5. Significant Shortcomings (include non-compliance with safeguard features):

There were a number of economic shifts that went against the project, although at the time, in 1994, prospects for quite rapid reform appear to have been reasonable.In the event, the Belarus economy did not reform as rapidly as anticipated into a market economy, impacting on this project as on others. There were also global price shifts. Border prices for pulpwood fell by about half over the project period. Domestic prices for round wood fell to about half the projection in the appraisal report. Also, the government's policy shifted away from fuelwood towards natural gas for energy production in spite of expected rising natural gas prices. There remains considerable administration discretion in wood allocation with potential for distortion. Private companies still carry out only about 2 percent of all forest harvesting. Wood exports are still largely the prerogative of the public sector. There was a 25 percent decline in commercial harvesting over the period 1991 to 2001, partly due to pricing, although the ICR argues that, without the project, the decline would have been greater. Quality at entry was unsatisfactory. As noted by the ICR, the project was poorly conceived and designed and overambitious. There was an absence of key monitoring indicators against which to assess progress and and this also was one reason for the lack of an ex post economic analysis. Complaints related to two large contracts (related to which borrower performance was satisfactory) caused a substantial procurement delay. The combination, to this extent, of complex multi-component investment and policy conditions within one investment instrument was risky, although some degree of investment and policy in a transition economy may be desireable for building ownership.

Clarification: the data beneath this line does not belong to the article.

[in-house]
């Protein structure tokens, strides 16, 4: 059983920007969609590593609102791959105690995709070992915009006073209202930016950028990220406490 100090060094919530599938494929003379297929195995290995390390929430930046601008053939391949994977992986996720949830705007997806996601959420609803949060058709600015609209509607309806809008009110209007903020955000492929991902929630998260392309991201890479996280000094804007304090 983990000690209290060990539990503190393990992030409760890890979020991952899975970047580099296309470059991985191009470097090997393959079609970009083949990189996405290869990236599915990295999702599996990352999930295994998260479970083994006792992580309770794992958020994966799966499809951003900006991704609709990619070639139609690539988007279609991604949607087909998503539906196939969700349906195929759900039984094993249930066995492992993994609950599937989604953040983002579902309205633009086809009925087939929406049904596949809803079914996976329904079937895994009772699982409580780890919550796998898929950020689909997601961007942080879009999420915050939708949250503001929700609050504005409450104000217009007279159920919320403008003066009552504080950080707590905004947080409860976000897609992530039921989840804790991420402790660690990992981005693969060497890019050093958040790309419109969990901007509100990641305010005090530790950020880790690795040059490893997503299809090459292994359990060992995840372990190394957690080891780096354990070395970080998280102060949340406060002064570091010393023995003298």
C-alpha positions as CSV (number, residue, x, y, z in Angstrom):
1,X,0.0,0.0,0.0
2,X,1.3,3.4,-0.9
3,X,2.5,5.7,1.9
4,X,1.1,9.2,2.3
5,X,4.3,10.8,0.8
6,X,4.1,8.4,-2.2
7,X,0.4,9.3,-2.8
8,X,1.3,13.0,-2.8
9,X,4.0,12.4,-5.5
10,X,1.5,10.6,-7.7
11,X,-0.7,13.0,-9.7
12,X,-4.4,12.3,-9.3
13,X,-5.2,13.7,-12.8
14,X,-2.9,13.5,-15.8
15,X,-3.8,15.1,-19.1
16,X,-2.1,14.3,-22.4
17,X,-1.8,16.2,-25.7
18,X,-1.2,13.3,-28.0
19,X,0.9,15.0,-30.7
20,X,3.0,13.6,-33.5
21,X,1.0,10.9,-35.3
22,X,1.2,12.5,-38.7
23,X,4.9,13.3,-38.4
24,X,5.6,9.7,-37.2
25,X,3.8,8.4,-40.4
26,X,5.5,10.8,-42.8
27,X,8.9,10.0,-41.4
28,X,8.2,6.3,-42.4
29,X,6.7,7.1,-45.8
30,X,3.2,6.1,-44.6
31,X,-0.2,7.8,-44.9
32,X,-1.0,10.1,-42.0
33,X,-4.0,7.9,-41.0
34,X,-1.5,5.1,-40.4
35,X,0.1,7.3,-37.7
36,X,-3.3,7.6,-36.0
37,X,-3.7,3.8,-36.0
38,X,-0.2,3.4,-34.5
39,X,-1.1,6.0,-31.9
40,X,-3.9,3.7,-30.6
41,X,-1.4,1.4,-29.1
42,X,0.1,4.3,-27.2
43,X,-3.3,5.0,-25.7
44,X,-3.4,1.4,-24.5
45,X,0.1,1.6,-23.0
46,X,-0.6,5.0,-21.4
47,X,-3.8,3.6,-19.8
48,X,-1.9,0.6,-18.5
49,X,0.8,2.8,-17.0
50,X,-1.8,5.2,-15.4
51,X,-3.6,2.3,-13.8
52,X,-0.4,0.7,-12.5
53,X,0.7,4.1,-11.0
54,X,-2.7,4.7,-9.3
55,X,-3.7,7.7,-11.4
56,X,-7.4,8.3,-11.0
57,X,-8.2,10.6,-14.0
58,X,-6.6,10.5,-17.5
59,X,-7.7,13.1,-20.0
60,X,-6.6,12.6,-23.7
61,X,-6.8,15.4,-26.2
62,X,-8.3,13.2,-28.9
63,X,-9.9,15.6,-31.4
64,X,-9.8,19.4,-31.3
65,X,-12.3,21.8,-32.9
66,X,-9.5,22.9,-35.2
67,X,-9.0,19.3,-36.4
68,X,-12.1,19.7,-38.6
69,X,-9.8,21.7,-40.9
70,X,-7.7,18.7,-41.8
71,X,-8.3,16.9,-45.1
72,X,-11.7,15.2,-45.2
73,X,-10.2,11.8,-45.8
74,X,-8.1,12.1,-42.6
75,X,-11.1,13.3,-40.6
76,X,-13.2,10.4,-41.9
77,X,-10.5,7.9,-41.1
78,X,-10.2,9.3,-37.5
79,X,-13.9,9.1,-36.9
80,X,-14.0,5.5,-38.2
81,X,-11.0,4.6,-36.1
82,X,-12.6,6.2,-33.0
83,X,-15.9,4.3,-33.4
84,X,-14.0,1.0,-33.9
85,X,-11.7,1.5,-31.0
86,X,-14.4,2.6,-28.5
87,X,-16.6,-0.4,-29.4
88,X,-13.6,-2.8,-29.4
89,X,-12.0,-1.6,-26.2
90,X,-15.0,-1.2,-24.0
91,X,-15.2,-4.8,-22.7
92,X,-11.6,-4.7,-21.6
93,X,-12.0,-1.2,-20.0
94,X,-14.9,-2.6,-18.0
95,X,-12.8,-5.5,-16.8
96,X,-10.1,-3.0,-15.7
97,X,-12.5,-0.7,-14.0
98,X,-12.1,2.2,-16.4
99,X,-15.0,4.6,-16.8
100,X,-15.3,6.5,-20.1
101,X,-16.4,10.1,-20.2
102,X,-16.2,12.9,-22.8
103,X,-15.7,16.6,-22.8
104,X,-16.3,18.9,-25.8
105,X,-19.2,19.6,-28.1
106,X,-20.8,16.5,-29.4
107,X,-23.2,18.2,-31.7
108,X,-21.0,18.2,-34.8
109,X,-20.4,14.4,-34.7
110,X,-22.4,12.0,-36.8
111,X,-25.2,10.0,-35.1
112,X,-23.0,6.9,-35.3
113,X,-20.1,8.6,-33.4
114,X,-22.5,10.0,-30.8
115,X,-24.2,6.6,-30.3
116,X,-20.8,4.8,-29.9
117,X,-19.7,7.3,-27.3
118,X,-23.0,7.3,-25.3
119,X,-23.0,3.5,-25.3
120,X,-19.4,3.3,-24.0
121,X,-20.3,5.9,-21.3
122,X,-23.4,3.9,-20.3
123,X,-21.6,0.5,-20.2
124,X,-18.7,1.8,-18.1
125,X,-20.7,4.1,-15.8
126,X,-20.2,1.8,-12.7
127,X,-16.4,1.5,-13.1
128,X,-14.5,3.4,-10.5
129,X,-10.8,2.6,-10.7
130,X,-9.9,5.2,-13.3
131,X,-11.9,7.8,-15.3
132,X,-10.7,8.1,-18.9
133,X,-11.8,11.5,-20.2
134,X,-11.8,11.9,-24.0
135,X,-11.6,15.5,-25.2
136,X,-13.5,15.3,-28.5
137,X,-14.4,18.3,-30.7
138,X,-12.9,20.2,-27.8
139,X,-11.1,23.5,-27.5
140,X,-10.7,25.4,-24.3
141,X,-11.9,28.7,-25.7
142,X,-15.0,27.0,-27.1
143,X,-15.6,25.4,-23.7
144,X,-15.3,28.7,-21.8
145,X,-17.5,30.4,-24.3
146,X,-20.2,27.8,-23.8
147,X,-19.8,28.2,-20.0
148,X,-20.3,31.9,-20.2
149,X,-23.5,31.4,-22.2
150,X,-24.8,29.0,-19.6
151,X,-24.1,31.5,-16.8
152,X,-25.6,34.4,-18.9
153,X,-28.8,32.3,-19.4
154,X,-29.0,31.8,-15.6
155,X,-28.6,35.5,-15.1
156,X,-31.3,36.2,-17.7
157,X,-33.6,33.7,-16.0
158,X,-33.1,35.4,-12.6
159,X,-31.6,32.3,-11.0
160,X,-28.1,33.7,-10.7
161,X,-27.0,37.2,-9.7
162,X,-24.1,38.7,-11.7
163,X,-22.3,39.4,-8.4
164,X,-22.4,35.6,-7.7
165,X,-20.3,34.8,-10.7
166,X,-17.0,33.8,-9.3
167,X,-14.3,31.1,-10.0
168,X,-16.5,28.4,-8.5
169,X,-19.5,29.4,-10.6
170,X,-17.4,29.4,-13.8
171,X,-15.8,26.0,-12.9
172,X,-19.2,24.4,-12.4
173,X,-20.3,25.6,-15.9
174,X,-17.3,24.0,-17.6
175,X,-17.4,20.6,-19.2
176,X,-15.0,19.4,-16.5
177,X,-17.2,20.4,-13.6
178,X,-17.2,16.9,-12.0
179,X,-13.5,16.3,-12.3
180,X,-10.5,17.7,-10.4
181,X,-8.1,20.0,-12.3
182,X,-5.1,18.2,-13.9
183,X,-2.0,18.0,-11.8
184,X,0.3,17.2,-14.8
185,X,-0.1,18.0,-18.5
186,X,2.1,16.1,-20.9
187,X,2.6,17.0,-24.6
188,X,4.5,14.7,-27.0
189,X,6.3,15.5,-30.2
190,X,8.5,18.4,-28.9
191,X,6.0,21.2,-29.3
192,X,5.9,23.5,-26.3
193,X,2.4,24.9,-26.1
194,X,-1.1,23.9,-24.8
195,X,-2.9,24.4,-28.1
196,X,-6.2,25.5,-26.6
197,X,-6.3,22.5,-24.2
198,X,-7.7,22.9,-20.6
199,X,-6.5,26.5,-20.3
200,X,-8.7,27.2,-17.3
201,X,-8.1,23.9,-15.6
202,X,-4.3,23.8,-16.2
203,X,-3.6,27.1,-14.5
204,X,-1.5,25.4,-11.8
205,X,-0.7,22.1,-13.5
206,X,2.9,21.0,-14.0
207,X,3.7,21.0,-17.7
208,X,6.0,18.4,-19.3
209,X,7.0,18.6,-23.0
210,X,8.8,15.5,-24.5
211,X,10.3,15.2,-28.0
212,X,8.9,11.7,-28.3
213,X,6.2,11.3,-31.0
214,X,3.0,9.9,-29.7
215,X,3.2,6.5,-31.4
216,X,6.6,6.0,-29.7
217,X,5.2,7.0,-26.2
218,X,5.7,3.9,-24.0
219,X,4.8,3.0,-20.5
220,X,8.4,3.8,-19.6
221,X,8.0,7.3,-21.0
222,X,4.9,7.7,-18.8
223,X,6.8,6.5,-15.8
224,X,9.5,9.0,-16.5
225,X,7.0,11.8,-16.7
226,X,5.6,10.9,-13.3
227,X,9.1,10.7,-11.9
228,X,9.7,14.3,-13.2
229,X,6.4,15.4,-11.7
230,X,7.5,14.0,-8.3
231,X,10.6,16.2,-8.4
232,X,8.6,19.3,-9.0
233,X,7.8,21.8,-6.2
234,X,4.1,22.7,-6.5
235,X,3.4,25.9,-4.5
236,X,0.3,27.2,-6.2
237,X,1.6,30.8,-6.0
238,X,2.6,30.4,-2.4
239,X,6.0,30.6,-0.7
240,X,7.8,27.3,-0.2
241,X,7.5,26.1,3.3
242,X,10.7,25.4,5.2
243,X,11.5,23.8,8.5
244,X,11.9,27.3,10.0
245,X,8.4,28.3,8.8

6. Ratings:ICROED ReviewReason for Disagreement/Comments
Outcome:
SatisfactoryModerately UnsatisfactoryThere was an absence of key performance indicators. The project achieved most of its objectives but with major shortcomings. Policy reforms took place but with modest impact. Firewood and pulp production remained unchanged. Private sector harvesting increased little and is still only about 2% of the total. Wood exports are still largely public sector managed. (Commercial harvesting fell but this was due to price declines.)
Institutional Dev.: